Maurice Hilleman

Maurice Hilleman

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Maurice Hilleman

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Description:
Maurice Ralph Hilleman (August 30, 1919 – April 11, 2005) was an American microbiologist who specialized in vaccinology and developed over three dozen vaccines, more than any other scientist. Of the fourteen vaccines routinely recommended in current vaccine schedules, he developed eight: those for measles, mumps, hepatitis A, hepatitis B, chickenpox, meningitis, pneumonia and Haemophilus influenzae bacteria. He also played a role in the discovery of the cold-producing adenoviruses, the hepatitis viruses, and the cancer-causing virus SV40.

He is credited with saving more lives than any other scientist of the 20th century. Robert Gallo described him as "the most successful vaccinologist in history".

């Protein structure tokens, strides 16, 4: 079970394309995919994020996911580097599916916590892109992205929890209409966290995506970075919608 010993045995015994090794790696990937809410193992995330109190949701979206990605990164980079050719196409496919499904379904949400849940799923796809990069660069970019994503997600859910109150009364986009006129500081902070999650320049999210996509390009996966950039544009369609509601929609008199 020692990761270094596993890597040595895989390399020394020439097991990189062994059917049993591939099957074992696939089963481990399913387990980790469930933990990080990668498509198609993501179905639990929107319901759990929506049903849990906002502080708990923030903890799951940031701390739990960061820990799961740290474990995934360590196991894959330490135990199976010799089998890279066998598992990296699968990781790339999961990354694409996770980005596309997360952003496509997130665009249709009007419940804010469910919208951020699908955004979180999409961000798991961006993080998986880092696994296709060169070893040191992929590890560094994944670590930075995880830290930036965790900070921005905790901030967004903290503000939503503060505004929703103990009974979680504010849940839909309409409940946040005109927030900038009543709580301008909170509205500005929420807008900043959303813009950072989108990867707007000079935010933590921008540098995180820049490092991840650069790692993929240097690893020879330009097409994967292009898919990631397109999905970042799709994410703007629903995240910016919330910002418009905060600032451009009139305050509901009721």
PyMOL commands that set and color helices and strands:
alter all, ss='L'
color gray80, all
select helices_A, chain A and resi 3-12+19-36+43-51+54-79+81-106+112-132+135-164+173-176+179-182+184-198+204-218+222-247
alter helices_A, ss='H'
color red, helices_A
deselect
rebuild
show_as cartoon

Biography

Early life and education

Hilleman was born on a farm near the high plains town of Miles City, Montana. His parents were Anna and Gustav Hillemann, and he was their eighth child. His twin sister died when he was born, and his mother died two days later. He was raised in the nearby house hold of his uncle, Robert Hilleman, and worked in his youth on the family farm. He credits much of his success to his work with chickens as a boy. Chicken eggs are used to develop vaccines based on weakened viruses.

His family belonged to the fundamentalist Missouri Synod Lutheran Church. When he was in the eighth grade, he...
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